Regarding things that seem to be helping - most creators seem to recommend doing your own PR.  A few have suggested Kickbooster (lets your backers get a referral bonus), and one friend said they used GreenInbox but only saw a few hundred uptick from that.  Jeff Walker's "Product Launch Formula" has useful suggestions about how to approach your audience so they get a good sense of the value you're offering and are more likely to snap it up.  Creating your own Facebook ads, guest blog posts, and press releases seems to get just as good a results, for less money. 

Of course, it's work.  But that's how you earn your success.

-Erica
(p.s. I find it a LOT easier to write the good advice I've been told, than to go do it. 
My default personal standard is "3 things per day" - whether that's connecting with someone with a good mailing list, fixing or improving the Kickstarter landing page, or posting an ad.  If I can get in 3 dozen, so much the better.

If anyone's working in green, DIY, or survival markets, or just likes a good How-To book with cartoons, I'm up for cross-promotion efforts.)

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Dustin
Creator
21
Answered on

Consider using the social media tools like Twitter, Instagram (with a bunch of kids using your product), Facebook etc.  If you aren't much of a social marketing fiend, try to have friends or family offer you assistance.  My wife and sister love that stuff and have helped me out tremendously!

Identify strong hashtags with Twitter and Instagram then keep the media flowing through it.  I've had the same question with the featured category and unfortunately I don't have a clue about it! 

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IronSpike
20-time creator
153
Answered on

 Ha ha, basically? Never shut up about your project. Tweet about it, post to Facebook, post to Tumblr,  post to Instagram, tell everyone you know. Email your family, email your friends. Look for excuses to talk about your project online everywhere it might be appropriate.  Invent milestones ("Wow everyone, we hit 50 backers today!"), invent short-term goals ("Let's get to $500 today!").  No one will promote your work as enthusiastically and competently as you can.

 And yeah, to echo the sentiments of everyone who has posted before me; ignore solicitations from dedicated Kickstarter promotion people that randomly show up in your PM box.  At best, all these people will do is email a link to your project to a list of 500 blogs and journalists, which will be thoroughly ignored.  It takes absolutely nothing to set yourself up as a "Kickstarter promoter," outside a mailing list and a form letter.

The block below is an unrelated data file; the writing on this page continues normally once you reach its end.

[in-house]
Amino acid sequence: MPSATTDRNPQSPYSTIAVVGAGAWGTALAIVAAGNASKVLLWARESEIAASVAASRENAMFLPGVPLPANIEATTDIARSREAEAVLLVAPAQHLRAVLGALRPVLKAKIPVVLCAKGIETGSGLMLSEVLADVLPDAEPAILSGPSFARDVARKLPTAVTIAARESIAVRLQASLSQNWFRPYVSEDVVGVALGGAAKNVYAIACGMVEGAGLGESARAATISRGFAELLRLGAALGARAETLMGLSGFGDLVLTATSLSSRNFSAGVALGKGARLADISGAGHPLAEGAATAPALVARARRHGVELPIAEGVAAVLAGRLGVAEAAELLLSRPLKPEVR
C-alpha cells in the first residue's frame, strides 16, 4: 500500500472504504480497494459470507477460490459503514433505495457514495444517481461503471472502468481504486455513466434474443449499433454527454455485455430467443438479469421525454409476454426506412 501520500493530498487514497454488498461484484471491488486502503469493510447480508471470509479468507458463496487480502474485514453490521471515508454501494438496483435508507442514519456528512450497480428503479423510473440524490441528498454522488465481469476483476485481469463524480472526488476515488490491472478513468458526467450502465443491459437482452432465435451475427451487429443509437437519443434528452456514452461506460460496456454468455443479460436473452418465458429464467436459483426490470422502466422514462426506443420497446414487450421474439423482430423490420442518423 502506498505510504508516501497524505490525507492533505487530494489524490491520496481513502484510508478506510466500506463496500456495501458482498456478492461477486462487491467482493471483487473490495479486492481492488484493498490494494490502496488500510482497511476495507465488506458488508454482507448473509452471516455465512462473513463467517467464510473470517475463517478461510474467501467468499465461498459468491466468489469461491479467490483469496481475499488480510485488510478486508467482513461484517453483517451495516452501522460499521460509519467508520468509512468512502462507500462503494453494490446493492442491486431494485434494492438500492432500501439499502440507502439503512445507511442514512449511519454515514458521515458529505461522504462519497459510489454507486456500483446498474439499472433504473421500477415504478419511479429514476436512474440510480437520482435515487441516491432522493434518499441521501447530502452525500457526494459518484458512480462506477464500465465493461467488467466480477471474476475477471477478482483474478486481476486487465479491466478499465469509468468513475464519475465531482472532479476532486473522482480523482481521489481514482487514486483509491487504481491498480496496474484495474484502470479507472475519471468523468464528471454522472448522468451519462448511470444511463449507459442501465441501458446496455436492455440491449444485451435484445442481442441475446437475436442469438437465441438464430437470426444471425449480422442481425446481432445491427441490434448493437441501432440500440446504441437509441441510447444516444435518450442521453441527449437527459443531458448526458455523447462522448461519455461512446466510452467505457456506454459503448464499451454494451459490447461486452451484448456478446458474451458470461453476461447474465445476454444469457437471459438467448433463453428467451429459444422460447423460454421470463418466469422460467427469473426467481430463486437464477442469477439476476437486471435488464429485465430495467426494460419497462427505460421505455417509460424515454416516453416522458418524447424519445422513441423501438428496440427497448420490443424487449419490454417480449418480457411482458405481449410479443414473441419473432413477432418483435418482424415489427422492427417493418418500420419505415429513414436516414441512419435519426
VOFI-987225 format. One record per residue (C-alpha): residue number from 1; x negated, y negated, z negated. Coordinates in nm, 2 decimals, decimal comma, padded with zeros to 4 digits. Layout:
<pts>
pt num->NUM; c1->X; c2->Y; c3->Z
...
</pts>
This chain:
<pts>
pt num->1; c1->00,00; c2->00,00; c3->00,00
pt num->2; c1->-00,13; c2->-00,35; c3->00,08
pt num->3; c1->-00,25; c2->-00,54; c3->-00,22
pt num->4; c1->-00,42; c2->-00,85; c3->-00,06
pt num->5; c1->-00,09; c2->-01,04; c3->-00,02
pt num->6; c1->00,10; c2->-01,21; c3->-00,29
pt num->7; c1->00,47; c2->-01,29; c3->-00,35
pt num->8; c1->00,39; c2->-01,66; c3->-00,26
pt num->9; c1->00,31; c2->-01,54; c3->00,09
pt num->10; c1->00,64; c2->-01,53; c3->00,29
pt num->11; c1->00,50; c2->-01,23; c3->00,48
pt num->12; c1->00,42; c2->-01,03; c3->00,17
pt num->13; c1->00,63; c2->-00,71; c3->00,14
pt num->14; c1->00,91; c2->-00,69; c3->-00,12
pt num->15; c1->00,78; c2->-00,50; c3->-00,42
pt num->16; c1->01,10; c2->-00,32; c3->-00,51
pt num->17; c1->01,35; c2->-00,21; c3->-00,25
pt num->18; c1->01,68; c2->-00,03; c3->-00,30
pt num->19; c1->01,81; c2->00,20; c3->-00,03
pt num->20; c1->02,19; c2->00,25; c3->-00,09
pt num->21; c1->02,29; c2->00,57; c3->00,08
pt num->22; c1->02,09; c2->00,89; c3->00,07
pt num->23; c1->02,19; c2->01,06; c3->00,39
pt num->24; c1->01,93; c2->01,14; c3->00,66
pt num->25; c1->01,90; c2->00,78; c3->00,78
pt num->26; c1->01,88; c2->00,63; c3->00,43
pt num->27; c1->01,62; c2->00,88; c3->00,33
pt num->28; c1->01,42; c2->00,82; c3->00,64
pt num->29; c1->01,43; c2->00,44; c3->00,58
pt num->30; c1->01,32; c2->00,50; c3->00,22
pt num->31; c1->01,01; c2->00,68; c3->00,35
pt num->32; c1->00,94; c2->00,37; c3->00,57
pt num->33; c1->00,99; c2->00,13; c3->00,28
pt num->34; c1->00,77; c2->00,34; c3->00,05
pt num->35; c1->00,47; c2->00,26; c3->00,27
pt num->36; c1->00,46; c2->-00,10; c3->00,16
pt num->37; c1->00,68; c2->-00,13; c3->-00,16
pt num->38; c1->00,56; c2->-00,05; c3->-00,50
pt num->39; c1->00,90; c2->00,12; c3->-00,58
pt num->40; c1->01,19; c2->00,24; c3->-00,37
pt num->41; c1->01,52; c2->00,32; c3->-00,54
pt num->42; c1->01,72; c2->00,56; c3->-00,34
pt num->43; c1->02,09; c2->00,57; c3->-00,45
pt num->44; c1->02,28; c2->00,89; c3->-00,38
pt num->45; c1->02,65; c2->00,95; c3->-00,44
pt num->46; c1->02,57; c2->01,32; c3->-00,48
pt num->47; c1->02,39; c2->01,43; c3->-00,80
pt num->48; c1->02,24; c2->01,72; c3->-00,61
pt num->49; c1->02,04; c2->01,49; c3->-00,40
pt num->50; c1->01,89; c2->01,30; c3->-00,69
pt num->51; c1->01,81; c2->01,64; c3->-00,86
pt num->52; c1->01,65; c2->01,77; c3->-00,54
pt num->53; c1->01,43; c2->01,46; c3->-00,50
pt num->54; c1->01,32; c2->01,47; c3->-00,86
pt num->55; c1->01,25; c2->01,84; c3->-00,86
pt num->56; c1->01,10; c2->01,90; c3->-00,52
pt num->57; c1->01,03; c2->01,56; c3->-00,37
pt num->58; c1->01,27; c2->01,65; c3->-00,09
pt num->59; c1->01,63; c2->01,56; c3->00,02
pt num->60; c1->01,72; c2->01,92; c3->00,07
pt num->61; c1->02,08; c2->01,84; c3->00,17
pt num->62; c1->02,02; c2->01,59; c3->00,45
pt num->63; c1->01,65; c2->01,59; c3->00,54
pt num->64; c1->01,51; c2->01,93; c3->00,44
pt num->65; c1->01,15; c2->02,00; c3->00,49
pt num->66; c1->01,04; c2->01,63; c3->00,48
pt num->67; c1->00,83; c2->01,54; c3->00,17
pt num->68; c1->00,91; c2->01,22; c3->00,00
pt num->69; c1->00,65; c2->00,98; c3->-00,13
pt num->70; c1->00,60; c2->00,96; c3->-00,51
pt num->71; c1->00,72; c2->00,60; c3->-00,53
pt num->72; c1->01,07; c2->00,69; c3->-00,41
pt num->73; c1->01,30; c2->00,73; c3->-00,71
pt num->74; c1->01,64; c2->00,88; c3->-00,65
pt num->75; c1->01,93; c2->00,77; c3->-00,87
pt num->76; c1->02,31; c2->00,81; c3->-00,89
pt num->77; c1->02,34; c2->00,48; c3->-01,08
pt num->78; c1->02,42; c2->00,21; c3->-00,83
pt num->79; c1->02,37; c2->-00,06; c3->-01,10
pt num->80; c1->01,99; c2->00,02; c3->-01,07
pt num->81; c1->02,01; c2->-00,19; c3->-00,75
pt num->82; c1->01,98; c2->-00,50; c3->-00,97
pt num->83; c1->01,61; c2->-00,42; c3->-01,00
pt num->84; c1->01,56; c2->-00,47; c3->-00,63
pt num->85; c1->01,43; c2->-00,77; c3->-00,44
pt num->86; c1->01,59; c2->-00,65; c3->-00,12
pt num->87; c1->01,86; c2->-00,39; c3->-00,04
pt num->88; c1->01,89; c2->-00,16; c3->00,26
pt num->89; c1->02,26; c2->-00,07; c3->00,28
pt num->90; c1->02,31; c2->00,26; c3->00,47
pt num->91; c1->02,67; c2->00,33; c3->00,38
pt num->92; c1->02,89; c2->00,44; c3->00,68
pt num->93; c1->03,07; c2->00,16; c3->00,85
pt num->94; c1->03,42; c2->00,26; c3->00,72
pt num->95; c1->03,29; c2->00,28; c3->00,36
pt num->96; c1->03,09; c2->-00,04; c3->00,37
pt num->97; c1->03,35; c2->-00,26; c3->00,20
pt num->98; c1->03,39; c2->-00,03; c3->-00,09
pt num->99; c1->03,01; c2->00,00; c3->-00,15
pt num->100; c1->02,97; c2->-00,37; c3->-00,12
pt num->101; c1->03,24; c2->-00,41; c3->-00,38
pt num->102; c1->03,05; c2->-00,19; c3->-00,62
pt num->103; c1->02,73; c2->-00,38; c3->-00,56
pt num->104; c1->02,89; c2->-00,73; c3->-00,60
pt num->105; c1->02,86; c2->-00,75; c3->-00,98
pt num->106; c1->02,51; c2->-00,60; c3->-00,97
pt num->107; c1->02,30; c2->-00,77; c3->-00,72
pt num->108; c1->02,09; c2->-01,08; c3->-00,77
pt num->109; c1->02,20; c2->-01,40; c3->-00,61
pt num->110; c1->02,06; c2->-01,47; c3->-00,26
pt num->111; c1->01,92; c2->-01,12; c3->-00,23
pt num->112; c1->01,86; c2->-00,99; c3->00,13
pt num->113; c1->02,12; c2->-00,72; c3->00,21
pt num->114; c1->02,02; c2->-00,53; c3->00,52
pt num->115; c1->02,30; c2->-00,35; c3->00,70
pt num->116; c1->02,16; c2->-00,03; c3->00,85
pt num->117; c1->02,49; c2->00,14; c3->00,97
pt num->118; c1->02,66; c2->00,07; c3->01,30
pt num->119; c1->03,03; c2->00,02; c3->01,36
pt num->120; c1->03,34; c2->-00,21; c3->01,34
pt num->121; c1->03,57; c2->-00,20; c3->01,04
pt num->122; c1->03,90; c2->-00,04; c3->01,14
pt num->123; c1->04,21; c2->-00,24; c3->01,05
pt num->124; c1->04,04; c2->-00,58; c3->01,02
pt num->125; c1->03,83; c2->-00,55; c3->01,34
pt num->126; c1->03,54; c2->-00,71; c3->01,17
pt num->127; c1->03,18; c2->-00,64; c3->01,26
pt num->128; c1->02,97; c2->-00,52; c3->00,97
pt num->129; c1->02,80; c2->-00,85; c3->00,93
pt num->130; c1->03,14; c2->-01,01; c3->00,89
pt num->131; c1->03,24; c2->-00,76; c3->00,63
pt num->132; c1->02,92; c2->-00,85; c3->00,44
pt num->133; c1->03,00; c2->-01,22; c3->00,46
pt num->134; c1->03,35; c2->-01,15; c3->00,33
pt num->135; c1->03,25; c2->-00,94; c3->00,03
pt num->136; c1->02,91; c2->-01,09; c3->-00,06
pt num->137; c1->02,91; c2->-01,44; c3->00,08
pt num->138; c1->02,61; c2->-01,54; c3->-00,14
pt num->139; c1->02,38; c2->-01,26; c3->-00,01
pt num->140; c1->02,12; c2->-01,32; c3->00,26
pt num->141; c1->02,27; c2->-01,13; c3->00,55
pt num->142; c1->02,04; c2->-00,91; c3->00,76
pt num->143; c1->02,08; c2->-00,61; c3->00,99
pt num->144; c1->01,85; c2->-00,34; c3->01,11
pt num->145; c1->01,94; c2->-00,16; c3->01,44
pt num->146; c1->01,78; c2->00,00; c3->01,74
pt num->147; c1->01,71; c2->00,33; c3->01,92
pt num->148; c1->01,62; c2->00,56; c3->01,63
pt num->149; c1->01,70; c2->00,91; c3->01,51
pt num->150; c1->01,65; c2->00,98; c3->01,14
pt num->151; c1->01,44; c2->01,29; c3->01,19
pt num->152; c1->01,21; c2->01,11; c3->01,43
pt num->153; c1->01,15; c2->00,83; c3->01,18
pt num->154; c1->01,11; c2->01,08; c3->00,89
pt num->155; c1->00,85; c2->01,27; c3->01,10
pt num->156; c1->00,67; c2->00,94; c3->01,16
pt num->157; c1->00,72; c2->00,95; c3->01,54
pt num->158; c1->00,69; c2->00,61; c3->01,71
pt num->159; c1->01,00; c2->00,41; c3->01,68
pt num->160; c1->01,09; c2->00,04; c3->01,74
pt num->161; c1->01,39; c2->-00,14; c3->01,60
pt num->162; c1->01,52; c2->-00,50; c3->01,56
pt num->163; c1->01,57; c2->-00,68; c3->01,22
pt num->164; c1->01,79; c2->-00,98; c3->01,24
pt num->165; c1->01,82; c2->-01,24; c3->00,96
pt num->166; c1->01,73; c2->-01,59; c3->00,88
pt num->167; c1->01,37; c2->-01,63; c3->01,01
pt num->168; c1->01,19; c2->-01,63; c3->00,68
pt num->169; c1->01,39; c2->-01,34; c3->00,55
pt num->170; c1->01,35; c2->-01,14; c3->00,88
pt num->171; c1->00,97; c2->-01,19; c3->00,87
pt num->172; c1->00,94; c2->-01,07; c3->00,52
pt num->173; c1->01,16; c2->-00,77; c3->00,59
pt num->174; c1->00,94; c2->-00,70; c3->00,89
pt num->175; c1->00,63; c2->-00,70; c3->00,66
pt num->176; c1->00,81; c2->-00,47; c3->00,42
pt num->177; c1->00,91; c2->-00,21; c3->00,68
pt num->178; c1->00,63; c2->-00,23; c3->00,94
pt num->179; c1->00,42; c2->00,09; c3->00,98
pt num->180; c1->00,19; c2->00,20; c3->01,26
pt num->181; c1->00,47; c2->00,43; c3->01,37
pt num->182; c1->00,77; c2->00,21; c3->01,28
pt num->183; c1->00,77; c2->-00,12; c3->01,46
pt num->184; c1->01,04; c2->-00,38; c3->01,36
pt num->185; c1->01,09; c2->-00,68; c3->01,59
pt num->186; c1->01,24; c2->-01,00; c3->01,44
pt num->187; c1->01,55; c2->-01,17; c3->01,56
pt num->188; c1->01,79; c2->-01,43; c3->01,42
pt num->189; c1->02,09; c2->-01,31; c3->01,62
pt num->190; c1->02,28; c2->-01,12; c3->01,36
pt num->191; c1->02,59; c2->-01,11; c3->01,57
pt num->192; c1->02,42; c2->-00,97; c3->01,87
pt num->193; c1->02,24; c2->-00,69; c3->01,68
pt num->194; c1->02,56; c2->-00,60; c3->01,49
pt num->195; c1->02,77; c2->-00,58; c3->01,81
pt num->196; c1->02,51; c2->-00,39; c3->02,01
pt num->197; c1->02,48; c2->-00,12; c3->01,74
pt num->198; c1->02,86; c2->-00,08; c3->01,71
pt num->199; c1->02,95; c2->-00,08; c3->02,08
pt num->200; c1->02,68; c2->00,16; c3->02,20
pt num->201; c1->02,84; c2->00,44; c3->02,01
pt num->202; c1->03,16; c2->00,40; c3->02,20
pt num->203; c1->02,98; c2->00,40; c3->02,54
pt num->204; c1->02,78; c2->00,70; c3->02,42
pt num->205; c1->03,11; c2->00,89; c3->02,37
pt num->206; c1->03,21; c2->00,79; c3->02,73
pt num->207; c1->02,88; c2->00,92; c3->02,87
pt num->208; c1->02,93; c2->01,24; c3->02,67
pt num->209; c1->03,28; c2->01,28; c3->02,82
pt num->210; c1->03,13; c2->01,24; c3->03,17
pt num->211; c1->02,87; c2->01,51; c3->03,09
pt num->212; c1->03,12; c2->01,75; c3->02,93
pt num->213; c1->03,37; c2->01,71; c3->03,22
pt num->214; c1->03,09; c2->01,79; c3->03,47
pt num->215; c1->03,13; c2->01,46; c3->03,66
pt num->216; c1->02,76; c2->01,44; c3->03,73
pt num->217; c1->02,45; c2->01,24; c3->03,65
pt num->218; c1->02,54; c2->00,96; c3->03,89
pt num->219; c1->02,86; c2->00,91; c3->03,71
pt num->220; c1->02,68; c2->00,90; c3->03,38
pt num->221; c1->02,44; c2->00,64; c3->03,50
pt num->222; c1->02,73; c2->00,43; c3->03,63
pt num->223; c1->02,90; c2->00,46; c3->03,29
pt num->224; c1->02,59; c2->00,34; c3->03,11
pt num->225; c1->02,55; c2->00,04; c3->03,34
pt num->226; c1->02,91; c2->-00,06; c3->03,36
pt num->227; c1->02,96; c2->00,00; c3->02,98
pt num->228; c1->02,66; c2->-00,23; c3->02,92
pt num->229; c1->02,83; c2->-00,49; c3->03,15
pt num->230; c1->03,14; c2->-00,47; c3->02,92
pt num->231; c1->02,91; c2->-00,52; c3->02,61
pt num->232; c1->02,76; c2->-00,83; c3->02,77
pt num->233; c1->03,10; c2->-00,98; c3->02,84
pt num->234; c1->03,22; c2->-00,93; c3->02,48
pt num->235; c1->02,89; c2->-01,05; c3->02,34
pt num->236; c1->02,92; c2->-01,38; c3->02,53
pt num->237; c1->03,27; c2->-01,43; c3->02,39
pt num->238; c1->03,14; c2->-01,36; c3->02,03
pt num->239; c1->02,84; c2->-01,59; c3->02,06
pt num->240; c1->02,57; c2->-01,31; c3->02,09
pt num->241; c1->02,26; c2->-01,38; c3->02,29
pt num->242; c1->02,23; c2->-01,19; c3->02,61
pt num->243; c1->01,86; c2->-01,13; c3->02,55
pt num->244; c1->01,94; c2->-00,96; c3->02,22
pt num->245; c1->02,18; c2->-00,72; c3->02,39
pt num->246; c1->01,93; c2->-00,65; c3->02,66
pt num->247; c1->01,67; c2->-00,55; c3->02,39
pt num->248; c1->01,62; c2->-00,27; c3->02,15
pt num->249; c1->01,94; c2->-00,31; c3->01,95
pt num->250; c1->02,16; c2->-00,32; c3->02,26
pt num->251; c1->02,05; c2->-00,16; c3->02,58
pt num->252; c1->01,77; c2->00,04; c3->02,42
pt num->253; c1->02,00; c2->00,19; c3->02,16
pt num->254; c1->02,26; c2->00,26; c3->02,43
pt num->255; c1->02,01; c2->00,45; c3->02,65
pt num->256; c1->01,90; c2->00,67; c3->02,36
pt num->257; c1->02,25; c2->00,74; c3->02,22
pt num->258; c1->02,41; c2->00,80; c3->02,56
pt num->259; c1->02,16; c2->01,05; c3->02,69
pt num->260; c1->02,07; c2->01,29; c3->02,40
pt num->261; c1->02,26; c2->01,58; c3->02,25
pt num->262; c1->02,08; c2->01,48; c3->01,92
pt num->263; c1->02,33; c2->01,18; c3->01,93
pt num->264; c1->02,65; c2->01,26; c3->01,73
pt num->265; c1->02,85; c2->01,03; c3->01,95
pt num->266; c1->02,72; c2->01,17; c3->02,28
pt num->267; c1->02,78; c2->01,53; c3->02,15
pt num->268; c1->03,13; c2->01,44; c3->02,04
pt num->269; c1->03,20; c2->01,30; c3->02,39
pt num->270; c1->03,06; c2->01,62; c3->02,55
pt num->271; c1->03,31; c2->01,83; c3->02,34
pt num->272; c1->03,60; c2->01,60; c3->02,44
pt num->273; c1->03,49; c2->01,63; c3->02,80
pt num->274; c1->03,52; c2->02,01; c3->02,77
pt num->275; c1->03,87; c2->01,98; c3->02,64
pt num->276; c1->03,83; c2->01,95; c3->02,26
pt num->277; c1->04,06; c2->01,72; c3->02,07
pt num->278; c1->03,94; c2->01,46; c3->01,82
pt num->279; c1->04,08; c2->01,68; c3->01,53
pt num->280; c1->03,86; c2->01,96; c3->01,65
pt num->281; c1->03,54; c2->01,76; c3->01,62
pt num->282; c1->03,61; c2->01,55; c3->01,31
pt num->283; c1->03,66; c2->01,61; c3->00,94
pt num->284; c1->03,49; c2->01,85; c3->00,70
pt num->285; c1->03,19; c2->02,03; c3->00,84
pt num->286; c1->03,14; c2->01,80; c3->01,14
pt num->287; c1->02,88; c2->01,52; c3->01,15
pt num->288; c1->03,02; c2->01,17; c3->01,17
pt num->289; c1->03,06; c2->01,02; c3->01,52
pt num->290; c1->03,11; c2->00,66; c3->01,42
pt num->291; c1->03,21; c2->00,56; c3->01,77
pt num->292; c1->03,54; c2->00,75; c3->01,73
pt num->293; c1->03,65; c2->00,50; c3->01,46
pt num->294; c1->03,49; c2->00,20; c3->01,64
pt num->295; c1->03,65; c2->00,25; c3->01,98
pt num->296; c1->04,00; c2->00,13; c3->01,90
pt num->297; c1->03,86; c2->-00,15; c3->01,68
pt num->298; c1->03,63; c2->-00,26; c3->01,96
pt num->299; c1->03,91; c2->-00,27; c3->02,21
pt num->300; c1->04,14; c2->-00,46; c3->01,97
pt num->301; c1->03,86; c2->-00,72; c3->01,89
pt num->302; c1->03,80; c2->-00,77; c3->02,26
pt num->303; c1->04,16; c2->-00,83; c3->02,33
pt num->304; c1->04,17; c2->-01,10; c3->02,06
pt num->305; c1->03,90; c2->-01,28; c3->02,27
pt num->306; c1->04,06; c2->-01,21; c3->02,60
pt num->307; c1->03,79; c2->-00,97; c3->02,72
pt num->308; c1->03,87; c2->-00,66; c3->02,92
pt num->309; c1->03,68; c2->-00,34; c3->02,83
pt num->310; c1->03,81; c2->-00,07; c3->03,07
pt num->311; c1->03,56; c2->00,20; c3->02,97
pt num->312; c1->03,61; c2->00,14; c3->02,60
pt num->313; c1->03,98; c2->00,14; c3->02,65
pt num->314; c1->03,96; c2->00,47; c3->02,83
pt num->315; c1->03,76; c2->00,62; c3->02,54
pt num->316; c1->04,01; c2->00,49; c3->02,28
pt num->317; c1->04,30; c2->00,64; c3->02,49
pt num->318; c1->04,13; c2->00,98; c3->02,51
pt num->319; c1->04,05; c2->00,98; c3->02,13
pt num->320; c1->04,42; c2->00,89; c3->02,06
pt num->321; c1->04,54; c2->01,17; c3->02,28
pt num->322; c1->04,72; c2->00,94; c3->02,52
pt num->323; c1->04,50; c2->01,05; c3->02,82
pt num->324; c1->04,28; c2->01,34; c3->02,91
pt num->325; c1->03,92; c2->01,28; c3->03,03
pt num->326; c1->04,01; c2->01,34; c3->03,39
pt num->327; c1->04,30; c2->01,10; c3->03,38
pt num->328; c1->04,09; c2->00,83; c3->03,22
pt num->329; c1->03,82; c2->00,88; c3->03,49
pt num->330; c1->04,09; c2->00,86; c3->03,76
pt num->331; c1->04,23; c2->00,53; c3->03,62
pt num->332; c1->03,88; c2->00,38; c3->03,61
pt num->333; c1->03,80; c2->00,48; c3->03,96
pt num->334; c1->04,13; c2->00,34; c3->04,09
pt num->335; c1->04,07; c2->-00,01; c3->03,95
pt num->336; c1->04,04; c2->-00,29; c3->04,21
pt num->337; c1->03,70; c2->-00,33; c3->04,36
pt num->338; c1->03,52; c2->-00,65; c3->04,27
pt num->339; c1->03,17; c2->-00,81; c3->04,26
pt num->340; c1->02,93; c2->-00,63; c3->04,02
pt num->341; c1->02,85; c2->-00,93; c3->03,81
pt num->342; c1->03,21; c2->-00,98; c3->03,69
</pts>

If it makes sense for your project, you might want to consider sending out press releases; there was a time when just having a Kickstarter project would be enough to get you coverage, but that's not so much the case anymore, so make sure to highlight whatever it is that makes your project special. 

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Hope Nicholson
9-time creator
6
Answered on

Hi Bjorn, it's always a good idea to look for innovative ways to promote your campaign, short videos that showcase your excitement are cool ways to get people interested, or sneak peeks at the progress. Anything with visuals will be more interesting to social media viewers than just lines of text/links.

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Kathryn Coster
Creator
8
Answered on

I'm cross posting this answer from another question in case it helps anyone new (and because I'm super pleased with myself for my idea!)

I'm really excited to share something that I literally just finished. I've made a quiz that can be shared to market my campaign. I've literally just published it (here) so I've no idea how much actually interest it will convert but it's loads of fun to do. I used Riddle with a free 14 day trial and it was super easy, but Playbuzz also looks good too. My product really lent itself to a personality type quiz (which XYZ are you?) but I am sure there are loads of other ways you can be creative with it. You can embed a twitter widget in it, and add links to your campaign in the text. It's probably a good idea to do before your campaign launches to collect email address, you can link it up with Mail Chip, and add a landing page. Worth a shot